It’s time to iterate on the product formerly known as the RSS reader. Twitter, Facebook, and Tumblr are going in a direction that emphasizes usability and ephemerality over durable value and utility. I want someone to do to the RSS reader what Apple has done to the iPhone. The iPhone is a phone — but it’s also a completely different paradigm.
For the longest time (since freshman year, early 2007), I’ve been dedicated to Google Reader. I briefly switched to Fever and switched back because the mobile interface wasn’t as functional. Given this whole new Google+ thing, I have less and less confidence of serious, necessary product innovation happening with Google Reader.
How I use Google Reader
Currently, Reeder, an excellent app for both Mac OS X and the iPhone, is my primary interface for Google Reader. It’s lovely, syncs well, and is amazingly integrated with other services. Click a button, choose a service, presto.
I’m subscribed to a total of 568 subscriptions, everything from friends to thought leaders to product blogs to aggregators. Surprisingly, not a lot of mainstream news organizations. My subscriptions are bundled into folders: A-List, B-List, B-High (pretty much Techmeme and Mediagazer), and then by topic (Media & Journalism, WordPress, etc.) or context (friends, Automattic, projects, etc.).
A fair number of people I know have switched away from using an RSS reader in favor of Twitter (example), under the auspices that “if the news is that important, it will find me.” I understand the value of serendipity — I also want to be deliberate about the information I consume. I zero my subscriptions on an almost daily basis.
What a Reader should be
A reader is for engaging with information; it’s a tool for consuming, managing, and using knowledge. In addition to presenting new information to consume, I also want it to pay attention to, infer insights from, and make accessible in an evergreen matter what I’ve already read. For me, this presents the pinnacle of personal information management — an intelligent tool that can reinforce what I already know and help guide me towards what I need to know.
Dave Winer has been thinking about this for much longer than I have — read him first. Basically, unread counts and the rigamarole associated with subscribing to a new feed are the two big deal breakers for RSS readers. In addition to fixing this, I think the new reading interface should:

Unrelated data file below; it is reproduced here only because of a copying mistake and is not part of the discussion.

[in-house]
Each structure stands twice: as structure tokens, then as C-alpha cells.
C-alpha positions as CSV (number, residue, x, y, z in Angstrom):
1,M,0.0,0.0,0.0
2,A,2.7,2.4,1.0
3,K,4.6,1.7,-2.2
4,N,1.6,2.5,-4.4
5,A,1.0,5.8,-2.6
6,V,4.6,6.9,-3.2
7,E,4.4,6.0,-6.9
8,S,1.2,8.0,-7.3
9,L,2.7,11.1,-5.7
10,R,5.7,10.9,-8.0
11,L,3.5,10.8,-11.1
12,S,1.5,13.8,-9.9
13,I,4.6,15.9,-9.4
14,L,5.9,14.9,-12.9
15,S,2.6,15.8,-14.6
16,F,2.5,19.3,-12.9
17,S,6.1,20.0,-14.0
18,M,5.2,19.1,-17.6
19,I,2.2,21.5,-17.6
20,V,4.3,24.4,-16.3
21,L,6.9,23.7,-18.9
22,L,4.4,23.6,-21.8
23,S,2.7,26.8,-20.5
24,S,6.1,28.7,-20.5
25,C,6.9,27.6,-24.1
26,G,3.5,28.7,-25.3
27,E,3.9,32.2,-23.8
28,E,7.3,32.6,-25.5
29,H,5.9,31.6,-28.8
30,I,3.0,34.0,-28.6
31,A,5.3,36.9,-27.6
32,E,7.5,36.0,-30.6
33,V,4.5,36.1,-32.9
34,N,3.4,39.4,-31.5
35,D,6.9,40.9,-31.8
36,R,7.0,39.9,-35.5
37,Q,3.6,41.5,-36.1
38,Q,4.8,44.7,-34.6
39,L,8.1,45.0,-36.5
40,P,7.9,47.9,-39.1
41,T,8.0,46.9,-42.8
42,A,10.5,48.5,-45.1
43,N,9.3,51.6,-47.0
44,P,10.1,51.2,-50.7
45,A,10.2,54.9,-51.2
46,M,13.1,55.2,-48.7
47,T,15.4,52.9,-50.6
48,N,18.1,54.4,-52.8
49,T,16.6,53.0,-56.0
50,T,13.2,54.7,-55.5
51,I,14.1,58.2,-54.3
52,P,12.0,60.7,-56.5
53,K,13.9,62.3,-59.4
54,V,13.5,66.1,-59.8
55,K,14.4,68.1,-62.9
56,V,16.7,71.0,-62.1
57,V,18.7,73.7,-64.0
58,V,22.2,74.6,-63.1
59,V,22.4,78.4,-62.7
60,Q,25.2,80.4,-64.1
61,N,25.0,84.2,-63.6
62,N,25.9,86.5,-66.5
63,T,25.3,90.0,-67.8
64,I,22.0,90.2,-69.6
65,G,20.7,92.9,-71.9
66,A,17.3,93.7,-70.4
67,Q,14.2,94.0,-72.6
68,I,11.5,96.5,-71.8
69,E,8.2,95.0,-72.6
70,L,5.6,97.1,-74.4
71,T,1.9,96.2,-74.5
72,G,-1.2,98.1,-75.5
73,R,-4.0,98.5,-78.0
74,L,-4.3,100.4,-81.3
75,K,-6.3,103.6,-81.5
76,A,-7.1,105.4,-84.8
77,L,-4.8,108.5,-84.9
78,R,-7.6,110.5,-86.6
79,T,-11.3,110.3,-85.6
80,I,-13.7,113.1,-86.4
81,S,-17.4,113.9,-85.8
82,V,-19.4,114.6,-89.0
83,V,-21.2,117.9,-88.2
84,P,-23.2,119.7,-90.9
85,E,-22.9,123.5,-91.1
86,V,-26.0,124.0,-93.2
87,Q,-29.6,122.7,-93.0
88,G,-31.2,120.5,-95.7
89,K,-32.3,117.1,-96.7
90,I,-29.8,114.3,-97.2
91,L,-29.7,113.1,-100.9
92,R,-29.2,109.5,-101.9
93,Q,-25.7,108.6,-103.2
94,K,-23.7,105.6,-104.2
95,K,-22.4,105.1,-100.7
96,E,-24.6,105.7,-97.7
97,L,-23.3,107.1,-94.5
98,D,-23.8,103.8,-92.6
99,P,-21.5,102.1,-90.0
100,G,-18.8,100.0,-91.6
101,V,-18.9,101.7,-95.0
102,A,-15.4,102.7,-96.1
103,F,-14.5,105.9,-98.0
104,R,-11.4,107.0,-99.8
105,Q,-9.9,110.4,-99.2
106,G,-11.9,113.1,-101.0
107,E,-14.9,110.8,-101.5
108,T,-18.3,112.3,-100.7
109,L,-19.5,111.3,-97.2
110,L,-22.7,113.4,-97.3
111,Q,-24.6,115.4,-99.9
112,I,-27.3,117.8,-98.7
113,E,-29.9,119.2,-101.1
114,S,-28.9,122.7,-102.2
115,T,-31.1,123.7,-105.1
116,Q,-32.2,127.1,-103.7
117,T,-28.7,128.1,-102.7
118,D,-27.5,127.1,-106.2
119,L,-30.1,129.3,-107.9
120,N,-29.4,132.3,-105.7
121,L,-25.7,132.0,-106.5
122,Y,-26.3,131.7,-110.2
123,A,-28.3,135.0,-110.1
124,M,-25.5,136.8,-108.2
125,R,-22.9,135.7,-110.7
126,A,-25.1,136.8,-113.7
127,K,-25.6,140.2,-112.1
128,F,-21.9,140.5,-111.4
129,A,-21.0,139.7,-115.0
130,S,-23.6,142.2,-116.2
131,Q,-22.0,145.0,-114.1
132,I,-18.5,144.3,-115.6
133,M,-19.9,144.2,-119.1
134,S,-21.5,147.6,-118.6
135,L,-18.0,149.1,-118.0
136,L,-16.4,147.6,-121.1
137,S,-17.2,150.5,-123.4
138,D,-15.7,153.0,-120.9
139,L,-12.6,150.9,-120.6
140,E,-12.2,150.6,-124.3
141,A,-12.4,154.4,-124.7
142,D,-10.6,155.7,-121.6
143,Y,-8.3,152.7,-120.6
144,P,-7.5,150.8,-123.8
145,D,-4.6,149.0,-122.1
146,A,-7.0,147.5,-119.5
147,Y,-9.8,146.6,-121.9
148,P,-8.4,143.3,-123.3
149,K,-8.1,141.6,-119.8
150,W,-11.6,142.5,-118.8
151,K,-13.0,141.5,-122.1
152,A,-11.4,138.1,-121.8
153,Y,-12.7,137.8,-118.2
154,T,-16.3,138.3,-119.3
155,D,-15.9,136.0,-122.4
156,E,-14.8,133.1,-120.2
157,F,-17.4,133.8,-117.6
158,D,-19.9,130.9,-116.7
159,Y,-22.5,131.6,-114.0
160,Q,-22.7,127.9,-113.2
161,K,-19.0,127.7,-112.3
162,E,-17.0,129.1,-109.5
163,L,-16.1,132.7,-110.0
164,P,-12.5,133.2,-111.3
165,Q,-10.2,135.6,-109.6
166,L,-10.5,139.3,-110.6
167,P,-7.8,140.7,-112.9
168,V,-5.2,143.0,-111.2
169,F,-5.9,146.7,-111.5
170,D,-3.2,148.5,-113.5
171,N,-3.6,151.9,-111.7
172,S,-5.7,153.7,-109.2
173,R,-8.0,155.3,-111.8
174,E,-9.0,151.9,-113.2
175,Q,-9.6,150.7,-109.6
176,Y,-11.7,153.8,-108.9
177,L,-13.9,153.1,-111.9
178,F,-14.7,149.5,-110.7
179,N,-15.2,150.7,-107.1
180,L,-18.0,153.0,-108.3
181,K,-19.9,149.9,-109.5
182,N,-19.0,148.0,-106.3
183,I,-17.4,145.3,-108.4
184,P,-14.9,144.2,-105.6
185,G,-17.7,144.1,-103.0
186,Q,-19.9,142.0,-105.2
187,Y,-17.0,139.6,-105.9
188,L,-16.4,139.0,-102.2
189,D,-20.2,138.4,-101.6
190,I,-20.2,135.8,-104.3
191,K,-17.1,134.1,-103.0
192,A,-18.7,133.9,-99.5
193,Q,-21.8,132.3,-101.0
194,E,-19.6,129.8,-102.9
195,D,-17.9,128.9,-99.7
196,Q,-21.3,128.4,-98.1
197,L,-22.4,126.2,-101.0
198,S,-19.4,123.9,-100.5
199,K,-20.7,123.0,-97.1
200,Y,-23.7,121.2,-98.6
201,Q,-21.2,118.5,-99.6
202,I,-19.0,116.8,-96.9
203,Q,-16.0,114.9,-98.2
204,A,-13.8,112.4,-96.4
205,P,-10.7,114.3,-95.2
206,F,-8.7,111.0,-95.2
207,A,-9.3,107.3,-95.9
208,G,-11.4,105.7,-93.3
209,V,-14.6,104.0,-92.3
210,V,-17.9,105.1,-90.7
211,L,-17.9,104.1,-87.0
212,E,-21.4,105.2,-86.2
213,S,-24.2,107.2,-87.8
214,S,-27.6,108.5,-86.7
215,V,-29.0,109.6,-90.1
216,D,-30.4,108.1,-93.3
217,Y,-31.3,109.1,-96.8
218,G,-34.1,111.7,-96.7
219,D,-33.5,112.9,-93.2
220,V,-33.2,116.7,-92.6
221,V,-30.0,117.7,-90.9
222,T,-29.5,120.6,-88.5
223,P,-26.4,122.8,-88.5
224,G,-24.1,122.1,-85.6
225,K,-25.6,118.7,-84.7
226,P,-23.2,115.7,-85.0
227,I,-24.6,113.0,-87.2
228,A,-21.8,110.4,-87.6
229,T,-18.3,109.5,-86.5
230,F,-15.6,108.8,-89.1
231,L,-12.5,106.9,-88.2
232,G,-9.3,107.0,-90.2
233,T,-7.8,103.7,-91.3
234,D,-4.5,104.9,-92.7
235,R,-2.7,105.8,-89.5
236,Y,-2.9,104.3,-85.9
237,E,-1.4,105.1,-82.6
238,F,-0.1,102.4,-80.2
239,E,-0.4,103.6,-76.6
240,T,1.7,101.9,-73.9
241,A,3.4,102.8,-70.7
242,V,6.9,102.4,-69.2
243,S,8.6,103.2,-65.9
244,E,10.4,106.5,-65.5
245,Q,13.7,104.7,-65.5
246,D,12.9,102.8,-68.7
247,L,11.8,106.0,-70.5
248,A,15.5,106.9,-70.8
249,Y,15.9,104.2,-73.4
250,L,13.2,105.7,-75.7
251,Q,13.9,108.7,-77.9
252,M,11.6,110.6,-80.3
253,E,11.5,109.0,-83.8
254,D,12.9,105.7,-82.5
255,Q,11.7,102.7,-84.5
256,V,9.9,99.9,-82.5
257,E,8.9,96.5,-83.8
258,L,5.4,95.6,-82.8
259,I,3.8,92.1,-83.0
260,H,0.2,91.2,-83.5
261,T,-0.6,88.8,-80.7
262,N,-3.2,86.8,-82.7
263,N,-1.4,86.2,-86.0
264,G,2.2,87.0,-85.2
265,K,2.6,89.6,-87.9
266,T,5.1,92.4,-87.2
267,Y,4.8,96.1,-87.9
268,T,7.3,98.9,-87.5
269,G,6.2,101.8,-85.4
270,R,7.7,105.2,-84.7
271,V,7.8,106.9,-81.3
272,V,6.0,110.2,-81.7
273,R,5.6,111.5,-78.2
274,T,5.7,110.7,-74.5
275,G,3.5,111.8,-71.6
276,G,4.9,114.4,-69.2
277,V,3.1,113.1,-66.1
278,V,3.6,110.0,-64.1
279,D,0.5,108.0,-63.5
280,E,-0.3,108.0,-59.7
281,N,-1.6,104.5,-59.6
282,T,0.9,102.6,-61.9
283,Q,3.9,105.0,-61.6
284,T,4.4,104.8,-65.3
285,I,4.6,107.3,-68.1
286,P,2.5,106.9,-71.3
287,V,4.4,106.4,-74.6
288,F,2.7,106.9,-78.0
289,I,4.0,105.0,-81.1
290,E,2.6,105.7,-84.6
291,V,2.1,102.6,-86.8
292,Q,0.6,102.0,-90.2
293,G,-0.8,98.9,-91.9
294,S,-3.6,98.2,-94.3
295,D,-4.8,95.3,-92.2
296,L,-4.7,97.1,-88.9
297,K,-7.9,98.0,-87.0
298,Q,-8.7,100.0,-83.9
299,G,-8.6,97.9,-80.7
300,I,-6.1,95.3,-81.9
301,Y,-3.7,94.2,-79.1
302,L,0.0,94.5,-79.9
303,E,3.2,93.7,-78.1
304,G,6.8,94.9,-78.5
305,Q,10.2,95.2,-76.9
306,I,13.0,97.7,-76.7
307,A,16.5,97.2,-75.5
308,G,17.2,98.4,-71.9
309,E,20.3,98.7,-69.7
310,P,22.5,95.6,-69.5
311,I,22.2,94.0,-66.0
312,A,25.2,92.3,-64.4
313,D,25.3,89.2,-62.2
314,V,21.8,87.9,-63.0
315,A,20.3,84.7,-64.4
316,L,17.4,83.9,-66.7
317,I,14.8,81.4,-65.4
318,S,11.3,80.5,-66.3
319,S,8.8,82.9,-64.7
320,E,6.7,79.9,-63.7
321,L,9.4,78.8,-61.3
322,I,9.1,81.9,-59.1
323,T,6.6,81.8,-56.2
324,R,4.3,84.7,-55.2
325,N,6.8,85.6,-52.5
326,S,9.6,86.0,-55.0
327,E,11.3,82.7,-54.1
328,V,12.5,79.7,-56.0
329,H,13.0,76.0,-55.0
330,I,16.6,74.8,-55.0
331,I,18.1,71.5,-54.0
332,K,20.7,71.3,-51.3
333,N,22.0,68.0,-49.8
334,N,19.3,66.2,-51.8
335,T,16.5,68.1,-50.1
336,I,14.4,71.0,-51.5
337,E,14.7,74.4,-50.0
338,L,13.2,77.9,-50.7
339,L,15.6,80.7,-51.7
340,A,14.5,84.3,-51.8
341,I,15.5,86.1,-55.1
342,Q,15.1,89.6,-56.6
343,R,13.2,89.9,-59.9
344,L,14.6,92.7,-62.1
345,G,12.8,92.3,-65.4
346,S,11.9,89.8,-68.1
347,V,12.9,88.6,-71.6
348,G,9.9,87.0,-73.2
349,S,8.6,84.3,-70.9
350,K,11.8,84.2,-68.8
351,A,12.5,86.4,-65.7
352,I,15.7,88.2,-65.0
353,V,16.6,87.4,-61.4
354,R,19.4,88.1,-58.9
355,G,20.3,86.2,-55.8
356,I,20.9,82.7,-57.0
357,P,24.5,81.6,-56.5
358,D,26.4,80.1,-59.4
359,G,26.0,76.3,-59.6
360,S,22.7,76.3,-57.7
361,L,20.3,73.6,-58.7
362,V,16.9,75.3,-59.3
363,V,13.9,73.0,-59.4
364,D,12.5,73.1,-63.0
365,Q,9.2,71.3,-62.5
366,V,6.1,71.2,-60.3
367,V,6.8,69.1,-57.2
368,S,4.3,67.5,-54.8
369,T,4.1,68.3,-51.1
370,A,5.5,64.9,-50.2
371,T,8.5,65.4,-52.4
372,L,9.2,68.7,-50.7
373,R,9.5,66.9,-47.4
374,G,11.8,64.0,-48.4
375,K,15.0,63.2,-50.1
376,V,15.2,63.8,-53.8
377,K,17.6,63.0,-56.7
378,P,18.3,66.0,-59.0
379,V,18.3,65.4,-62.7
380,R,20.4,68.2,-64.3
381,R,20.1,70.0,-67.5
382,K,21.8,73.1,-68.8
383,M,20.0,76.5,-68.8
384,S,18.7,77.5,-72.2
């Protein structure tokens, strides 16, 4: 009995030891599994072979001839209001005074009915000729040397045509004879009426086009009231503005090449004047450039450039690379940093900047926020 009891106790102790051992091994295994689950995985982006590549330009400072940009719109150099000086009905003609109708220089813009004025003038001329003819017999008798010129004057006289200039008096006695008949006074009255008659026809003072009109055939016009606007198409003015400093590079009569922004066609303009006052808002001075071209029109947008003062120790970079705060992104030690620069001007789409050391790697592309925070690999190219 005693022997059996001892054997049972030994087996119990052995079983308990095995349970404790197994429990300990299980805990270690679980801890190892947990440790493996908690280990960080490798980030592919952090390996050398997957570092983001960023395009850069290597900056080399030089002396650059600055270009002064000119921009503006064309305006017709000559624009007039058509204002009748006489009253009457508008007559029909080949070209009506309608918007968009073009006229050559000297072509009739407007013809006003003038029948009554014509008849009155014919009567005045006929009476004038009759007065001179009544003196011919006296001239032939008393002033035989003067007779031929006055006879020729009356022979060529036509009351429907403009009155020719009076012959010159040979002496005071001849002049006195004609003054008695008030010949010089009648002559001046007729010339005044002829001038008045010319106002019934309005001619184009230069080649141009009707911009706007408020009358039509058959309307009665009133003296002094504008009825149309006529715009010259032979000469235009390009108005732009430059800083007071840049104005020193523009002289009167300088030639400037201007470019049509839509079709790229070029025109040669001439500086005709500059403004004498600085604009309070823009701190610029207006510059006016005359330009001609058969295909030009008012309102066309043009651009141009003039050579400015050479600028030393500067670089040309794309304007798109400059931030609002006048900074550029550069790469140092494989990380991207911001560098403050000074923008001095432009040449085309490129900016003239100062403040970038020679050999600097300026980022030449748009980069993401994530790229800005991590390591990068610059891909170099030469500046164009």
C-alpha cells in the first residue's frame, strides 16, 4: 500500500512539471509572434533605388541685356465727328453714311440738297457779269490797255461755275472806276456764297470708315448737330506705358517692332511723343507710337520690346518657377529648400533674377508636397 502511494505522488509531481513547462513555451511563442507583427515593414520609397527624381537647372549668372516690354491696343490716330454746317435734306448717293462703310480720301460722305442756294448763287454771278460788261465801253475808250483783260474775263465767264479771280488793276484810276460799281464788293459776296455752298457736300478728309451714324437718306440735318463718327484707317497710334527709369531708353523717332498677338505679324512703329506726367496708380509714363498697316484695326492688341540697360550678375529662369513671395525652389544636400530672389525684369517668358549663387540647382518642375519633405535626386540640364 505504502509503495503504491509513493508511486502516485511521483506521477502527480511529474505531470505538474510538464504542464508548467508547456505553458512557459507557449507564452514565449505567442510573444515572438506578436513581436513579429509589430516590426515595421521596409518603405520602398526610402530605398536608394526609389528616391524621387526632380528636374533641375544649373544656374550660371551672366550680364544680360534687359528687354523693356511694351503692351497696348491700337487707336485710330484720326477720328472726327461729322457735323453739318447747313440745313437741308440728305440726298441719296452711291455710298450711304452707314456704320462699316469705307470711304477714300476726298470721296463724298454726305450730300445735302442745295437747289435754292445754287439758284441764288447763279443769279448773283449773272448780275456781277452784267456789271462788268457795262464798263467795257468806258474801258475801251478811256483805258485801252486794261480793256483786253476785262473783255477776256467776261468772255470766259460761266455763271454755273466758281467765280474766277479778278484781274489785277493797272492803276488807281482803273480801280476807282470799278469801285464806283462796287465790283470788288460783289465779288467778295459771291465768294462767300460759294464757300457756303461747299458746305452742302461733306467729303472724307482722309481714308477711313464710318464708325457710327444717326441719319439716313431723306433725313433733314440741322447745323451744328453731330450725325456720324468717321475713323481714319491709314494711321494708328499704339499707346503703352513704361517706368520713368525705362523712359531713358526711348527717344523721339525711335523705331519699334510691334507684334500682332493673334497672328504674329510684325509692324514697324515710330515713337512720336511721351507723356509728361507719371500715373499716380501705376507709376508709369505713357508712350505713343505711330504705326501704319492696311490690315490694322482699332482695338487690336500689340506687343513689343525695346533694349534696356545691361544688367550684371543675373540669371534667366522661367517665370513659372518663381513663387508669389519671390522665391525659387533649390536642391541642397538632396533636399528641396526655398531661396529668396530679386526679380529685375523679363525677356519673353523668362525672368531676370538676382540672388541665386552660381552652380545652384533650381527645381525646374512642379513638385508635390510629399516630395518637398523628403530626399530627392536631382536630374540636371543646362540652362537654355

- Present content based on type. Blog posts should look like blog posts. Quotes shouldn’t look like blog posts… they should look like quotes! Statuses should look like statuses, videos should behave like videos, etc.
- Keep track of what I’ve read and emphasize what’s new to me. Similarly, pay attention to links within pieces of content. If multiple pieces include the same link, nest those together so I can quickly skim the conversation once.
- Offer insights into my information diet. Help me better understand what I’m consuming, how often I’m consuming it, and how I can better improve my consumption patterns.
- Sync states across platforms. It bugs me to no end when I read a Twitter mention on the web and the read state doesn’t persist to the mobile app. If you’re sending email notifications too, the act of reading an email notification should put the web notification should be put in the read state.
- Help me budget my time. Prioritize content when I only have 15 minutes to spare, or I’m at work. I’ve seen some websites show “estimated reading time” — take that further.
- Make it easy to engage with the content. Whether it’s sharing, favoriting, or commenting, let me interact within the reading interface. Reeder does the sharing brilliantly; I pick which services I use and the action is only a tap away.
- Help me remember what I know. I partially use WordPress for this (e.g. useful tools I’ve come across or smart information from Clay Shirky). There’s a certain amount of friction with this approach (both good and bad). It would be awesome if I had a secondary system for quickly accessing information I’ve previously come across. A search engine for information I’ve consumed.
That’s what I’ve got. Let’s start iterating.